This lady had started writing late in life, initially producing supershort stories for a cheerful local group which ran good-natured monthly competitions amongst themselves, then producing short stories for magazines, until one of her ideas, just a simple description of a scene with two people on the edge of a forest, sparked by a short paragraph in a newspaper, made her think that this ought to be worth pursuing for a lot more than short story length. Which proved to be fully justified.
Mind you, this lady reckons it takes her two years from first spark to publication. Paul’s timescales are shorter!
A week earlier still, I was entranced, listening to a poet who made me realise vividly what the world’s original story-tellers must have been like, back in the days of Homer and others when stories were invariably word-of-mouth, and invariably “performed”, not read. This brilliant chap has dyslexia, so his work is done in his head, not on paper, not on a computer, and he is (literally) unable to read his poems to an audience. I think he almost certainly works out a “main road” before the serious effort of composition gets underway.
Find out what has been successful for others, then find what works for YOU?
Thank you for your comment, Tim.
I think the first steps on the writing path is to just write and see what you can create. As you go on, you’ll get a feel for something you can’t explain. How much time someone needs to create a book depends on so many things. As the seed I mentioned, books grow within me for a while, and once I start writing it all falls out of my fingers, into the keyboard. Some people write as the seed grows, I guess. Either way is good, as long as you’re happy with what came out of all that work. 🙂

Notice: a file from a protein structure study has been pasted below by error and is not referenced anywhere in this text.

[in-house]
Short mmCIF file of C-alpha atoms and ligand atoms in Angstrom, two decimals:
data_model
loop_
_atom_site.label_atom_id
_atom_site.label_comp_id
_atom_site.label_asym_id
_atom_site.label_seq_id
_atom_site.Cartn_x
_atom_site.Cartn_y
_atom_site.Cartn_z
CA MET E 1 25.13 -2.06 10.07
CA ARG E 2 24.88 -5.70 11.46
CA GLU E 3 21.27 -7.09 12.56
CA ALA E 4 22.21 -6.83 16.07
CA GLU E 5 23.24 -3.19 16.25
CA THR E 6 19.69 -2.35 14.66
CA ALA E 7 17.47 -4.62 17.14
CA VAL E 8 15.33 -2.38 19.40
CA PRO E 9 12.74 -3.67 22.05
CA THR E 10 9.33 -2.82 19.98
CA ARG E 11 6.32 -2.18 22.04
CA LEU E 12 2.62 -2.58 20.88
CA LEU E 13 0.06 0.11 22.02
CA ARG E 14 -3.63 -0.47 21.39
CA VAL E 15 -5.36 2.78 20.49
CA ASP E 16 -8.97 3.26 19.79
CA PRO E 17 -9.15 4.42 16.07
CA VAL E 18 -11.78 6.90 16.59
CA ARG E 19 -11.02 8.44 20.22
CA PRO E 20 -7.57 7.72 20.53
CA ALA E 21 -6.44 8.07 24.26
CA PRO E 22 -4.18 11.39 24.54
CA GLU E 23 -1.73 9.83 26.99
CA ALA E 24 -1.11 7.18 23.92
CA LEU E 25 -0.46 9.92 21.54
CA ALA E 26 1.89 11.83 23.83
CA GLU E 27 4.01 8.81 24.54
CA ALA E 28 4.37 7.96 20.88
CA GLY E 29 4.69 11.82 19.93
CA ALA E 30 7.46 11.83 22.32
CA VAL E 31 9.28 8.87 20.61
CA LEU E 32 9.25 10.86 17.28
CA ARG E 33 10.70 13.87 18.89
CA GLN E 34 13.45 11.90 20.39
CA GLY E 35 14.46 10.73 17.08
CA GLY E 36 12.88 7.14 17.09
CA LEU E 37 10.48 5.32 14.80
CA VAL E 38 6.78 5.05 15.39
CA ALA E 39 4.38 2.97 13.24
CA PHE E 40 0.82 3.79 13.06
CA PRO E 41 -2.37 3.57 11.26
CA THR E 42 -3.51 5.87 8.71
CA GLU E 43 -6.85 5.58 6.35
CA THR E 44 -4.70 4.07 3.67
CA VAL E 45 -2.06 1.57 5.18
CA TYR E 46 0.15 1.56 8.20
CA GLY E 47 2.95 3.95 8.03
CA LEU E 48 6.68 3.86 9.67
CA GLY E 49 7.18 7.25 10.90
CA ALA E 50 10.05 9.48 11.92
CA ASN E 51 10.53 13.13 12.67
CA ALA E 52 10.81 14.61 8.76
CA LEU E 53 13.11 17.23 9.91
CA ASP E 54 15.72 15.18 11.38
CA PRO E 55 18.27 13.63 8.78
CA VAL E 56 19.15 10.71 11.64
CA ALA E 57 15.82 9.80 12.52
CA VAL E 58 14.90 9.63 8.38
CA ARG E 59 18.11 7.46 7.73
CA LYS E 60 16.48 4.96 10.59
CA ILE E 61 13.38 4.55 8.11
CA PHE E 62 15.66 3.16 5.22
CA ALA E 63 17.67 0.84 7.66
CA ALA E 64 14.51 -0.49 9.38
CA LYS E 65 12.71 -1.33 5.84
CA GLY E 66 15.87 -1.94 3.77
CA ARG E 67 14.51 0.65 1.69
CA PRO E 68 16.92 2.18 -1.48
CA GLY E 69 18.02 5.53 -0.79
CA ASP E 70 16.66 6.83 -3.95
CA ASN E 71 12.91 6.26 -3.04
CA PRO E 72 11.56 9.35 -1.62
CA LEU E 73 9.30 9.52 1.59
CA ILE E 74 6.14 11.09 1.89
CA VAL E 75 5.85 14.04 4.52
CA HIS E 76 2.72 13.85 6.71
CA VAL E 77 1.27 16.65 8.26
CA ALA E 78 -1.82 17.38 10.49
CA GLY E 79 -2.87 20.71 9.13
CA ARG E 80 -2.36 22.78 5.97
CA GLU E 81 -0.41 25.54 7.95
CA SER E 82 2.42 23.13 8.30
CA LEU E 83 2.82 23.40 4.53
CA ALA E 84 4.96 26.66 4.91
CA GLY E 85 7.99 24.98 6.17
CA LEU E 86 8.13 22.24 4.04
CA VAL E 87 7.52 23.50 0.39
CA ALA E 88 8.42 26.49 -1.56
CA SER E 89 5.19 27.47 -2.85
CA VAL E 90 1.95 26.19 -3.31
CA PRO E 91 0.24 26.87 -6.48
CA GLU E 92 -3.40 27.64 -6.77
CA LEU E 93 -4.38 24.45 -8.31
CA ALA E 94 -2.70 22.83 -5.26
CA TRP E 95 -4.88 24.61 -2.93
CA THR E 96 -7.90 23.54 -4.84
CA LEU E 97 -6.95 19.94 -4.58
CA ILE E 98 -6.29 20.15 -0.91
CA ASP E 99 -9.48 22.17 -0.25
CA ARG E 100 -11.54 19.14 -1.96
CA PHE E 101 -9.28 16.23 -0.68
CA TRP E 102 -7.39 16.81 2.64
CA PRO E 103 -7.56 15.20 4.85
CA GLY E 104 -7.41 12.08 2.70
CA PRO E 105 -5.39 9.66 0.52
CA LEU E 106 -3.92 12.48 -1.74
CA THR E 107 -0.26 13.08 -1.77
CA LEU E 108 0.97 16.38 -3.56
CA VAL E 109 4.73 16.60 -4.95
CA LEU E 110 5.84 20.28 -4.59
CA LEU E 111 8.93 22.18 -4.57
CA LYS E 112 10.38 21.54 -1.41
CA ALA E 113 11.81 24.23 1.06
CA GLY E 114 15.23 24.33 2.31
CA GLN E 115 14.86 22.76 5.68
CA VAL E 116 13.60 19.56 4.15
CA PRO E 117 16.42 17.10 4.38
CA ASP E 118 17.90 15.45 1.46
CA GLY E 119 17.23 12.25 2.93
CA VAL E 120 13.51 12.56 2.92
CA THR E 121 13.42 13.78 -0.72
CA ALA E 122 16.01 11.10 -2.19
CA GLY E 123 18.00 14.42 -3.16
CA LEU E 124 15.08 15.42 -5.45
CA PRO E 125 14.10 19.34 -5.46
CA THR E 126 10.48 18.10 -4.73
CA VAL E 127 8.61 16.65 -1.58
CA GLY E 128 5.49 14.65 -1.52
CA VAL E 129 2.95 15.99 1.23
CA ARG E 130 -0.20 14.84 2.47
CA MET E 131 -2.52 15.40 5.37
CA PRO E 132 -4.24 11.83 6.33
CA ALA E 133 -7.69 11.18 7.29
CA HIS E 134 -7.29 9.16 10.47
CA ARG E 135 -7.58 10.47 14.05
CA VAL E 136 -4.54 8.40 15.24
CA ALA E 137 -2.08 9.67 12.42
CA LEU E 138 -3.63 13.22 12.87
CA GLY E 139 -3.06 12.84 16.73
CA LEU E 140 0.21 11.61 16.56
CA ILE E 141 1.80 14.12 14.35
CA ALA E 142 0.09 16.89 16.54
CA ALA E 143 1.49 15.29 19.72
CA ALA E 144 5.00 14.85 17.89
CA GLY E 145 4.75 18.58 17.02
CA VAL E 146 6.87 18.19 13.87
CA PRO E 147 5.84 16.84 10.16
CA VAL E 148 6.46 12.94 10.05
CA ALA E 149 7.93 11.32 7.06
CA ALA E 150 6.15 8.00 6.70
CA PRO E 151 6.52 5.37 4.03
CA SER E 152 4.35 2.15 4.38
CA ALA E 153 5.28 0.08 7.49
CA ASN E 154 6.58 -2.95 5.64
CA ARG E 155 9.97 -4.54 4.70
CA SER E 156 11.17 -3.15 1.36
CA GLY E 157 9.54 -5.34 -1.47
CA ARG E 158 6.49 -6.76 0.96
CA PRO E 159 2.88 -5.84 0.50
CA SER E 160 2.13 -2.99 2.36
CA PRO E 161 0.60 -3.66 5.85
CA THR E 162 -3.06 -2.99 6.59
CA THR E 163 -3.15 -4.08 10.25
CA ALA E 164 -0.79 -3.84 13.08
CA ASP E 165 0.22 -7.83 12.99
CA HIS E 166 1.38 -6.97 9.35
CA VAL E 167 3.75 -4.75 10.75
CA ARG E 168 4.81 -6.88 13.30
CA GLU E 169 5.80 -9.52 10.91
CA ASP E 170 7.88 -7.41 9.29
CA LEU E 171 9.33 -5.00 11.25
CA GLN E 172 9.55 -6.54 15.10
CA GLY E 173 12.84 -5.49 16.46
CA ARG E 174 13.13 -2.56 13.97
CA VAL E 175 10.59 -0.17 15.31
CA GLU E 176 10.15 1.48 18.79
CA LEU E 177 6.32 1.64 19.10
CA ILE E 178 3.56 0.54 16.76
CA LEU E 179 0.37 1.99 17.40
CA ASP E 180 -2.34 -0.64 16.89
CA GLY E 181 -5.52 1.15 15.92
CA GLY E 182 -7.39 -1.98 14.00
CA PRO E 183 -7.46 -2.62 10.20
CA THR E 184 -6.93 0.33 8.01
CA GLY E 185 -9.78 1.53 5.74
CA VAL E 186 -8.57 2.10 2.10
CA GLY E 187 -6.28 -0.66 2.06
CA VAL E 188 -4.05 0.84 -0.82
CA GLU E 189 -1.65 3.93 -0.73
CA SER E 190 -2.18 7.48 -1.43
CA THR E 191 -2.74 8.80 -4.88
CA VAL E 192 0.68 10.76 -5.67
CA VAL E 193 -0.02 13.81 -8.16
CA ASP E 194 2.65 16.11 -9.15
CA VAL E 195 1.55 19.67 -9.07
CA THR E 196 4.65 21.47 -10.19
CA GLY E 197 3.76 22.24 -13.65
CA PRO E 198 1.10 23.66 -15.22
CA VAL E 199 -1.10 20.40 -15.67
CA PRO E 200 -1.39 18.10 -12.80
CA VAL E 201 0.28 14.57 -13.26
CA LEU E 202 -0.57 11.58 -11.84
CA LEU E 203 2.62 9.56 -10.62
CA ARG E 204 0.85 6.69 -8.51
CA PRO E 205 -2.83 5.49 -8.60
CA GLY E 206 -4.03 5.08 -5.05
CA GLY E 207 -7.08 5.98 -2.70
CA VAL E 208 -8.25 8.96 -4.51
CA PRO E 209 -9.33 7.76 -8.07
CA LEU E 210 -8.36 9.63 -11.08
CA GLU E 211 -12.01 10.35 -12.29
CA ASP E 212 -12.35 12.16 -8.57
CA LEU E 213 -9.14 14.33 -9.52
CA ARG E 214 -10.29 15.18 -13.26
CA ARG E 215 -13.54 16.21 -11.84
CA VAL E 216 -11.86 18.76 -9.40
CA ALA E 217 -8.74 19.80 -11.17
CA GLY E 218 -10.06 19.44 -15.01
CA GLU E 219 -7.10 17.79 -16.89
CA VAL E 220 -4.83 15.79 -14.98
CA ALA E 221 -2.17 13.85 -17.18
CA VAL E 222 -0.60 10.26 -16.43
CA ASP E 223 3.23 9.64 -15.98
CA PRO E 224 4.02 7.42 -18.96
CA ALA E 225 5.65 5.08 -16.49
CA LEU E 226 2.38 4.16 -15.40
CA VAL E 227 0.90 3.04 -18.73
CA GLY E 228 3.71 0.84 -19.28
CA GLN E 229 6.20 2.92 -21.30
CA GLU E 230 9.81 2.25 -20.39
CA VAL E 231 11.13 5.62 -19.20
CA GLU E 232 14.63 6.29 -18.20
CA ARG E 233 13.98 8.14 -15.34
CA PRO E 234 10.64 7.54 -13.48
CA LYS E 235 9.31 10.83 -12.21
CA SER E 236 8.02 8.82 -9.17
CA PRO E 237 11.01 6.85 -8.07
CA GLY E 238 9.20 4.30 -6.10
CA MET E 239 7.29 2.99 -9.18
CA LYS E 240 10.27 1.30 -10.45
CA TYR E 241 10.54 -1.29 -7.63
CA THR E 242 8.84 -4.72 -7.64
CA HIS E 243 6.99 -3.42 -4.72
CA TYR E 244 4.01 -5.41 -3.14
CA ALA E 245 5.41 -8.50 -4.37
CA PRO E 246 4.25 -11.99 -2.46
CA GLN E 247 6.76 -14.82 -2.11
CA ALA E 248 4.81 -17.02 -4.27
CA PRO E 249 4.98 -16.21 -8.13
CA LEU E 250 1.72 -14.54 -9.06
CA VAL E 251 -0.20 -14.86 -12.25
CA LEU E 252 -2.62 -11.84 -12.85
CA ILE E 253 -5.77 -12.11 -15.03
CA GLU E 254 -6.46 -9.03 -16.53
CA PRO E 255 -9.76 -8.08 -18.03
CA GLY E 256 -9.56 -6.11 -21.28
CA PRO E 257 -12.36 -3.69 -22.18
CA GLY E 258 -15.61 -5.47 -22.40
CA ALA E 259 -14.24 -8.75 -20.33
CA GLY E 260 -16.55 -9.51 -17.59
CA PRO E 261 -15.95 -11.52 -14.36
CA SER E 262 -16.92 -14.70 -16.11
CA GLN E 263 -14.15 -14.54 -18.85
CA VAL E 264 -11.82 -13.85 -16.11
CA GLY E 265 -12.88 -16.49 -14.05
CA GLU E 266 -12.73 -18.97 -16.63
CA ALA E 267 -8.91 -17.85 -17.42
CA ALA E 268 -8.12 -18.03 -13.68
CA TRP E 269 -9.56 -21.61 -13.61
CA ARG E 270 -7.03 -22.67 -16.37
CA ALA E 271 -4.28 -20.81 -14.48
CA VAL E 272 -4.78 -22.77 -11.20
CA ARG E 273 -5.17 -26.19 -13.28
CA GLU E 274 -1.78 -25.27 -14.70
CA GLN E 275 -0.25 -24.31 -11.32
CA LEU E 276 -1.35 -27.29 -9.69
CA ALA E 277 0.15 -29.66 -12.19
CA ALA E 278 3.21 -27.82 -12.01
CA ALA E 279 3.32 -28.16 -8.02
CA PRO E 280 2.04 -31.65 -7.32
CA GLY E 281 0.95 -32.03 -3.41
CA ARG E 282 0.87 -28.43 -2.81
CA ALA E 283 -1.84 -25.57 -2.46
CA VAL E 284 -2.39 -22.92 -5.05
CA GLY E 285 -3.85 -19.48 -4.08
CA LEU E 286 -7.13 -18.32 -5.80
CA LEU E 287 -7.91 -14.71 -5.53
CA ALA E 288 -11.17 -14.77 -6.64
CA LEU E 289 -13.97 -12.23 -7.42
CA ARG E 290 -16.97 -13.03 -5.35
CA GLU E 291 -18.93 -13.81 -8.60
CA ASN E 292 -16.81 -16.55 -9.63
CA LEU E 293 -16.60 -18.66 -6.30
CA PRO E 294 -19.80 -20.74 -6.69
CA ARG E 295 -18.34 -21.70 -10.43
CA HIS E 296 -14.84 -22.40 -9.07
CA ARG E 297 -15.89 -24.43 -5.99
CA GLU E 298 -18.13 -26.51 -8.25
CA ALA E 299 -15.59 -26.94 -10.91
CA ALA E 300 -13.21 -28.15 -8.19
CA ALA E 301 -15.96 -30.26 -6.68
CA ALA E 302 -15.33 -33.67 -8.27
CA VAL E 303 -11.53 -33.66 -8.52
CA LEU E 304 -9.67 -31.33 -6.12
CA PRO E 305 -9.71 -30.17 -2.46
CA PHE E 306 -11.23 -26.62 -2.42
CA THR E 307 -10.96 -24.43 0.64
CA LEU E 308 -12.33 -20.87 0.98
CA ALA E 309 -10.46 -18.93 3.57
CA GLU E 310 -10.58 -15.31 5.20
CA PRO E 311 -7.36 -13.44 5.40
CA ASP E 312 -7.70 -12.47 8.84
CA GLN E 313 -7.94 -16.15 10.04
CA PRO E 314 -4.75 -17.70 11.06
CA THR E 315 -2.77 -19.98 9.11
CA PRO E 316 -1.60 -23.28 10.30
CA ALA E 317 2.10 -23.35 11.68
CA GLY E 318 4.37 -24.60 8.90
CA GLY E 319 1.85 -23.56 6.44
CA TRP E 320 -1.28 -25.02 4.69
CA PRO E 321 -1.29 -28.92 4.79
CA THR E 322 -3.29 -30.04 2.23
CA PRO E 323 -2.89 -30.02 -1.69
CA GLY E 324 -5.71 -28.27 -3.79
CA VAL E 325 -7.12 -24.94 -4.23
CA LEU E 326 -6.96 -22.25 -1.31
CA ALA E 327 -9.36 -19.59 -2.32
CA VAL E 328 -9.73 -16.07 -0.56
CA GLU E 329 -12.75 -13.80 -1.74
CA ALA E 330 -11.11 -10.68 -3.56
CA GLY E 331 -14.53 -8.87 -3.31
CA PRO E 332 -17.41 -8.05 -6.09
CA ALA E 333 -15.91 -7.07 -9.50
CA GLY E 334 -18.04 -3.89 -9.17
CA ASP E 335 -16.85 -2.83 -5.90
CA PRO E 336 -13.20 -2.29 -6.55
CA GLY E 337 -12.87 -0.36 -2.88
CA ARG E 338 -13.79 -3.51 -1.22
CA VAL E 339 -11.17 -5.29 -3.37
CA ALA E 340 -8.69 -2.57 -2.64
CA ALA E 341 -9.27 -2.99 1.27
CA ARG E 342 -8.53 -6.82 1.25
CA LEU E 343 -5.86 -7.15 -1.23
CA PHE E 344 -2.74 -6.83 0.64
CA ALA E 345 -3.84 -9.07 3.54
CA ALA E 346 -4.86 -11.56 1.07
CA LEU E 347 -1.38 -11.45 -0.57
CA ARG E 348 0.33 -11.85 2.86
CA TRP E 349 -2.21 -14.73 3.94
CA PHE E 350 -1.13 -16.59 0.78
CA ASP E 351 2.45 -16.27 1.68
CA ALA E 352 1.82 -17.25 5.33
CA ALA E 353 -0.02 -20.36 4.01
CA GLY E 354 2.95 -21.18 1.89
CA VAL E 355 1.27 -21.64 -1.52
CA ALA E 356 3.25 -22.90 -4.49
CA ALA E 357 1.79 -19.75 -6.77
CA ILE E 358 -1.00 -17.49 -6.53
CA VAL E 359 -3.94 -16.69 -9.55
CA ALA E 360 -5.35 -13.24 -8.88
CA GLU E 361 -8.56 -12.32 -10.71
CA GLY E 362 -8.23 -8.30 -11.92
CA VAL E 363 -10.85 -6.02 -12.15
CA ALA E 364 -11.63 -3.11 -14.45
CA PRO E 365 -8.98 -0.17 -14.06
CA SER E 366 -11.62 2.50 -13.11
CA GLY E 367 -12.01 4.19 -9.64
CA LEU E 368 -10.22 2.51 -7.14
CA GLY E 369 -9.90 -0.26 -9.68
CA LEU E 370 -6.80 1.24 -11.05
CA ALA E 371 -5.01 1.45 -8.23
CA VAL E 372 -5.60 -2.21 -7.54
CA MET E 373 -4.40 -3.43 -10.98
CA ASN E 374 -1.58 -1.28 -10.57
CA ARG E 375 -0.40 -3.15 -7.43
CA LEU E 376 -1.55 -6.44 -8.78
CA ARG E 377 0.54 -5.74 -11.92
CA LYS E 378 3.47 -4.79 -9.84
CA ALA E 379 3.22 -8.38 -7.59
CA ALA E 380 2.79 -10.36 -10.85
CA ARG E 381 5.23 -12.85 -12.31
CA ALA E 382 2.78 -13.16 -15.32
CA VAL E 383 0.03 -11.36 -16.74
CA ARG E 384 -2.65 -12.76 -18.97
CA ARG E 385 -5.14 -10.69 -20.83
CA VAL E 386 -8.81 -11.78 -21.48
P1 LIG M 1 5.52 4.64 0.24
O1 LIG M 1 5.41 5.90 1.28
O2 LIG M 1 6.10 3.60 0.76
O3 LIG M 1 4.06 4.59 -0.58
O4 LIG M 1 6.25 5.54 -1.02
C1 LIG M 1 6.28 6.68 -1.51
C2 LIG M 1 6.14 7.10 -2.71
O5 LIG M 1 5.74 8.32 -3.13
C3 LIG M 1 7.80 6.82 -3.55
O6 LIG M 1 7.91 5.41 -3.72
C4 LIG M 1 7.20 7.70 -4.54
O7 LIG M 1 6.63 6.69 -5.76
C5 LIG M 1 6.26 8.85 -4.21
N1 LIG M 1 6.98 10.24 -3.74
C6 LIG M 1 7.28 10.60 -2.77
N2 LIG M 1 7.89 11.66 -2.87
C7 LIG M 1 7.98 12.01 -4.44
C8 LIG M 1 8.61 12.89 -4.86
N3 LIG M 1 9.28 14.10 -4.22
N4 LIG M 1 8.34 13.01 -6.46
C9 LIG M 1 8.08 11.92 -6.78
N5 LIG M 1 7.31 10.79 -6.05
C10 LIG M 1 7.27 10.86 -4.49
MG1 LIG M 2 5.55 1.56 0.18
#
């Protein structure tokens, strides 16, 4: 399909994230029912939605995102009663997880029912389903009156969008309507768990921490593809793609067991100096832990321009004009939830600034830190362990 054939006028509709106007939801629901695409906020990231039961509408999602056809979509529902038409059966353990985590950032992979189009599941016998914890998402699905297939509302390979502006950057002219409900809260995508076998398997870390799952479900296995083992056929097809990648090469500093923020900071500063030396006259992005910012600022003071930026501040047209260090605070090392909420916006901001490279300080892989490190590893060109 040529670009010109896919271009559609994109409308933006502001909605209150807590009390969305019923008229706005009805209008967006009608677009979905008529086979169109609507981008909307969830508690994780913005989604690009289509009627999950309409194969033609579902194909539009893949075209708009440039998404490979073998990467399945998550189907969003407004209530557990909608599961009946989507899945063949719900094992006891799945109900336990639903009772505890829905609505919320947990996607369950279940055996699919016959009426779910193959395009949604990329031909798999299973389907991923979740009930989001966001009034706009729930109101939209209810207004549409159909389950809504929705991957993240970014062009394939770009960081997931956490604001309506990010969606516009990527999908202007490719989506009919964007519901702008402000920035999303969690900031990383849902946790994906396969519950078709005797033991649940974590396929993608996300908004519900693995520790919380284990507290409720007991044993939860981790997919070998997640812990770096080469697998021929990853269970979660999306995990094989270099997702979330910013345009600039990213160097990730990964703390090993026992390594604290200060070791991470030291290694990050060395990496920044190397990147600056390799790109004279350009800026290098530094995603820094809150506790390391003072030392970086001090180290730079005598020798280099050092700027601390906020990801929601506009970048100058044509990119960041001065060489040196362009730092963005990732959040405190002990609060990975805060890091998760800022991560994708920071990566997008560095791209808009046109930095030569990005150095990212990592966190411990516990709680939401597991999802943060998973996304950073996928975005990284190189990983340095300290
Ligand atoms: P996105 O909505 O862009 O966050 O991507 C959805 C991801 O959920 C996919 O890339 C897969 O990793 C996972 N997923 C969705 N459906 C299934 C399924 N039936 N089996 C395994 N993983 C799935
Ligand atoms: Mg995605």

I appreciate this post very much, Paul. You are honest about the nature of writing, and how at times it is not just difficult but fearsome work as one confronts conflicts not only between the characters who visit the author’s imagination, but but also within the author’s own self.
But this is difficult and even troublesome stuff for any writer to grasp at any level and in any genre. I think of the number of students to whom I have had to say, “Yes, this is a good idea. Now it is clear to me that you have within you an even better idea.” As Auden is reported to have said, “Murder your darlings.”
Allen Ginsberg famously said, “First thought, best thought.” A writer friend says, “That’s the worst advice for a writer ever given.” It’s true that Ginsberg’s buddy Jack Kerouac sat down and wrote ON THE ROAD on a single roll of journalist’s manuscript paper, not even stopping to make paragraphs.
Well, Kerouac got lucky. Maybe. He did come up with an American classic (that does include a fair amount of nakedness, but exploitative nakedness). But Truman Capote observed of the novel, “That’s not writing, that’s typing.”
So to your point, I think: what a literary artist finally publishes is the record of conflicts present in the artist’s own imagination. It’s the artist’s duty to listen to those conflicts and then report on them, even though to do so may not always be comfortable, or “fun.”
But when the artist realizes that the characters, or at least some of them,who populate the imagination are naked, and themselves scarcely aware of the fact … well, that’s what makes “naturist fiction,” is it not?
Great words, Allen.
Indeed, what a person writes is only the end result of what goes on. Everywhere. Some rewrite a piece a dozen times and wonder if it’s any good. Others write something in one go and publish it and it’s great. It all depends on the amount of ‘digesting’ what has to go into the book, either beforehand or in rewrites. I think the former is the best way but that’s me…